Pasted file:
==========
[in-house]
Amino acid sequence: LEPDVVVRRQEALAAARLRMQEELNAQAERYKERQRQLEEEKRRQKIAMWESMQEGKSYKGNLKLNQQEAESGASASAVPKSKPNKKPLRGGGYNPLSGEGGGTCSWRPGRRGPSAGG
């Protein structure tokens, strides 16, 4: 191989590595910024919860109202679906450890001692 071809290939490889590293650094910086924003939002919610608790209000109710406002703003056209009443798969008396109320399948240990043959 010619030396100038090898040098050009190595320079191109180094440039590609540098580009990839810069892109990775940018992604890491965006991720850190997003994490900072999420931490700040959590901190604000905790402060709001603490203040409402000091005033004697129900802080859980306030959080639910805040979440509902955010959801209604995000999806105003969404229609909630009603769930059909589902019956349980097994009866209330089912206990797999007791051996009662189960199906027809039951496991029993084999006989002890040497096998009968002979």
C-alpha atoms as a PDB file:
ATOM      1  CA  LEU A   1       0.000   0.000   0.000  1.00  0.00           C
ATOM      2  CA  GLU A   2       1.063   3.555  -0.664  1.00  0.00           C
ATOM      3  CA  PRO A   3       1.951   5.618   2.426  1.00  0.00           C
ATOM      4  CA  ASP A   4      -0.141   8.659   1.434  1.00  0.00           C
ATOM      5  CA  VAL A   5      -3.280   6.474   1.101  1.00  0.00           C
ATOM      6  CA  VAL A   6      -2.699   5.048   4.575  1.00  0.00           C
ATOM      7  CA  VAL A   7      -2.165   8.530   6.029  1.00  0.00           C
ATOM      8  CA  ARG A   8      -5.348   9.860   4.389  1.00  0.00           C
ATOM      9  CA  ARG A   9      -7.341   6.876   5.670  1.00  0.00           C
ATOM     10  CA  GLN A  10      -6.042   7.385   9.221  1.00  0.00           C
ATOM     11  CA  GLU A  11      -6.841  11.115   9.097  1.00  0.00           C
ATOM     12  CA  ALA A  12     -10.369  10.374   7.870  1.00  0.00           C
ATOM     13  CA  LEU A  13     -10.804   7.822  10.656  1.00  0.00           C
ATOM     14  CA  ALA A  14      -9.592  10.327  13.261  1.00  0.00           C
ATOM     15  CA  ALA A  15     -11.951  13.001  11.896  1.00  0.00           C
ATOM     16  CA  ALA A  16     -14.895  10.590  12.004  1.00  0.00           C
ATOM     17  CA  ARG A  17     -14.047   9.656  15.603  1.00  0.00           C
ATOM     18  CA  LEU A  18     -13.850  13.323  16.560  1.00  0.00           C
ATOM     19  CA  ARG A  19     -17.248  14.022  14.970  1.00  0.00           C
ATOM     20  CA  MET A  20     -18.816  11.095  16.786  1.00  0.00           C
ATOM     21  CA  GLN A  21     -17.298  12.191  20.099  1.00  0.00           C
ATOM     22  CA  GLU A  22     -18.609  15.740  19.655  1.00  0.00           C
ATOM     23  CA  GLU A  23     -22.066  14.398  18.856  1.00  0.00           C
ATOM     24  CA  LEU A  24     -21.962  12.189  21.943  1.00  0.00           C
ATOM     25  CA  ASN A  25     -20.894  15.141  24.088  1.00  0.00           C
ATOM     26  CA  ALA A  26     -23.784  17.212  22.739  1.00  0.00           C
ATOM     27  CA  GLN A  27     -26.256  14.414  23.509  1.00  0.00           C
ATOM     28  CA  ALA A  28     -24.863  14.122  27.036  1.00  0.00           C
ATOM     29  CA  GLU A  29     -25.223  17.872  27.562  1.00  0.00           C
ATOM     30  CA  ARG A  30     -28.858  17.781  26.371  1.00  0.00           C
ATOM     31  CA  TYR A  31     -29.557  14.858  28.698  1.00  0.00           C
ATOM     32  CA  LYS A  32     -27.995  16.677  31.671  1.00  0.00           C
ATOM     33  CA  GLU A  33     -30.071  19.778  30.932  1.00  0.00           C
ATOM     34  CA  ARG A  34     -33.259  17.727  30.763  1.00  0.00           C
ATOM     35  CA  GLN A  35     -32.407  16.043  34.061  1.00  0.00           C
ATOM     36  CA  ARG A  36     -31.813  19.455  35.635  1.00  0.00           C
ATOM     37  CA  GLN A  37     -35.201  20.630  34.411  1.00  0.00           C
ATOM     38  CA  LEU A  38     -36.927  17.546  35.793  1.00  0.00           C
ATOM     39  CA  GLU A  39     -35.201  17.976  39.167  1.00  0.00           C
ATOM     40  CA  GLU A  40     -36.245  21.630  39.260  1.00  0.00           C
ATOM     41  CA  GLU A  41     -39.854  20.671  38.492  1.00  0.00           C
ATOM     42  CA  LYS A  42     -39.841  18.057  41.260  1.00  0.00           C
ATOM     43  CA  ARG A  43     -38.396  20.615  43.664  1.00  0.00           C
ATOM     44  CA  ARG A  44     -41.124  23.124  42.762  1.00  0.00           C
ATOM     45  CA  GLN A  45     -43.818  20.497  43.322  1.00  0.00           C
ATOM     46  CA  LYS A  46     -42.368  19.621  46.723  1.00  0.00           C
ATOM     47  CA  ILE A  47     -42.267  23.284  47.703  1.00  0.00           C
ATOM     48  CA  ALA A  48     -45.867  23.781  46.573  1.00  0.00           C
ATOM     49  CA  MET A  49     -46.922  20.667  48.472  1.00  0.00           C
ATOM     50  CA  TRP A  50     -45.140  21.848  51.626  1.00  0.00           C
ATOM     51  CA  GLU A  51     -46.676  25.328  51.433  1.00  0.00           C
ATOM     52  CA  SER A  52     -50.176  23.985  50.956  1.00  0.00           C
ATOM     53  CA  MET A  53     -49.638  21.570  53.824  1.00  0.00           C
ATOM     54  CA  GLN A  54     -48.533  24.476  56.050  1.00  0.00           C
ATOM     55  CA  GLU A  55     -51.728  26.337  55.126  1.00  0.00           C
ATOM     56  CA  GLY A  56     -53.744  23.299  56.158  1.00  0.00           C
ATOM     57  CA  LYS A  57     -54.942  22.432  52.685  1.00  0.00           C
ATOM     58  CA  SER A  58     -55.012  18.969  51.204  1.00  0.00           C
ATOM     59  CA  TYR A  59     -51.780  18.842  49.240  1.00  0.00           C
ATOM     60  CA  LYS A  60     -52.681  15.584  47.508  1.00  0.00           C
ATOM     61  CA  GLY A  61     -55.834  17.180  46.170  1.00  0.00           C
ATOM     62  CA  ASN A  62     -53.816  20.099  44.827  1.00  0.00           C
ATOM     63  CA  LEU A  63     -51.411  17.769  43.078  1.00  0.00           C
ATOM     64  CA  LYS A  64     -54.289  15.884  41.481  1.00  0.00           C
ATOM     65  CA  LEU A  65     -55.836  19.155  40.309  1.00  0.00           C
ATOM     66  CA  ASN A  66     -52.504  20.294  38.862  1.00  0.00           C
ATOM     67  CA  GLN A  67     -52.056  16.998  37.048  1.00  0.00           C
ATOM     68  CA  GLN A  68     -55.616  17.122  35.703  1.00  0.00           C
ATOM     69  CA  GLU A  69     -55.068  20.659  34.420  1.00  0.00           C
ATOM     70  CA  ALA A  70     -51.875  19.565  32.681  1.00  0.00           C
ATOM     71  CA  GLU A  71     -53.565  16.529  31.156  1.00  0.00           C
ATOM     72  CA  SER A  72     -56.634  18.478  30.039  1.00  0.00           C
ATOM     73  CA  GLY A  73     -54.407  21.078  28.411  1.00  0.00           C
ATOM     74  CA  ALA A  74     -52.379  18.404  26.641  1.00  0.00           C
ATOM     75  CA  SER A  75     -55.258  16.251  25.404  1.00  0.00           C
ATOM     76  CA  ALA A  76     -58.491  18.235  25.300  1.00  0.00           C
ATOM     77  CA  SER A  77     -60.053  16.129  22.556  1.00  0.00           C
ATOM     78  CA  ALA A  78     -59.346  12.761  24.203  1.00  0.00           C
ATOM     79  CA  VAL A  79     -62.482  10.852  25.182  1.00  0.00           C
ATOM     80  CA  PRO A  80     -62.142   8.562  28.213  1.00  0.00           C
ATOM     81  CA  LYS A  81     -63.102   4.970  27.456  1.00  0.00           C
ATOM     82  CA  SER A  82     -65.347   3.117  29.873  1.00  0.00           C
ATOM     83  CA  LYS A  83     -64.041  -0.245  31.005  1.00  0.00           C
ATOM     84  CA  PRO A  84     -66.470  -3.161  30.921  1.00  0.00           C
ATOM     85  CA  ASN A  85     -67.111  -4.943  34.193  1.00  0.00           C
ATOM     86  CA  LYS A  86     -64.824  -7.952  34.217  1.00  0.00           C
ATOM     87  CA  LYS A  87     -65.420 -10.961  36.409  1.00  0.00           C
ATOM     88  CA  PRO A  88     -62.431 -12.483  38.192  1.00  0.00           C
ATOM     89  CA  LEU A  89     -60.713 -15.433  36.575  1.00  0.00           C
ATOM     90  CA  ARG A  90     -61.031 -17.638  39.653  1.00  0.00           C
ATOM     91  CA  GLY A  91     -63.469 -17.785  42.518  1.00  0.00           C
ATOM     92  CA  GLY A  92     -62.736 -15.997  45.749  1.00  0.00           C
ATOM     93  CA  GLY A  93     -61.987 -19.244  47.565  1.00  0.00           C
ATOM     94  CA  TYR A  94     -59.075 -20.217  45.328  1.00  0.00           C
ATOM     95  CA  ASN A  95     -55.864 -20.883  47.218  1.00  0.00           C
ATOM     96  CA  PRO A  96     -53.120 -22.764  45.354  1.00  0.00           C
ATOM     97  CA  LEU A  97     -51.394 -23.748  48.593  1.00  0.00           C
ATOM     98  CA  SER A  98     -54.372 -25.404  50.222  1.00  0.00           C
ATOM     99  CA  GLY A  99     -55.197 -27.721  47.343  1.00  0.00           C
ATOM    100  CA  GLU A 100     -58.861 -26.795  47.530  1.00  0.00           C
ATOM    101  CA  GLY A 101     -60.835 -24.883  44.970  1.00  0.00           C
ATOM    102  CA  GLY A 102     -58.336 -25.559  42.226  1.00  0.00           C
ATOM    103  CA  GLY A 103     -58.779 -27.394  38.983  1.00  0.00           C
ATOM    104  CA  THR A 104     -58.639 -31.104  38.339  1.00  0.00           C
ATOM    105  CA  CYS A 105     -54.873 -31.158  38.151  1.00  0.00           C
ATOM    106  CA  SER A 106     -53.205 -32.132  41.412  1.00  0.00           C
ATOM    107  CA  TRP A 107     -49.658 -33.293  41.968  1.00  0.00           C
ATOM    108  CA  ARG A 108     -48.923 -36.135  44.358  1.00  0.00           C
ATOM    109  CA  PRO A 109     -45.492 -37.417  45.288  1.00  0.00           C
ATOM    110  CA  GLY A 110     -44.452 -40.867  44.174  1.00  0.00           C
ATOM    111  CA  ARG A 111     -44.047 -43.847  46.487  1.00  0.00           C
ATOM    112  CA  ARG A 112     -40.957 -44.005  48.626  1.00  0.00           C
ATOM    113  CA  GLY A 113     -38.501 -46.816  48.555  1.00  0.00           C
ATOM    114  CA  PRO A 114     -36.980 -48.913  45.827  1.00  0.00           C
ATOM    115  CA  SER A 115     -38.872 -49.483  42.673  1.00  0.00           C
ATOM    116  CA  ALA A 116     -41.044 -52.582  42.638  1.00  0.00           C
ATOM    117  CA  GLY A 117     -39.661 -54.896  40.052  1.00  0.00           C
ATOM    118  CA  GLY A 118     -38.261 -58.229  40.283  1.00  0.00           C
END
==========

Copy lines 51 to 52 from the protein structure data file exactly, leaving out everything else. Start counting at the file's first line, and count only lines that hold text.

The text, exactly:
ATOM     47  CA  ILE A  47     -42.267  23.284  47.703  1.00  0.00           C
ATOM     48  CA  ALA A  48     -45.867  23.781  46.573  1.00  0.00           C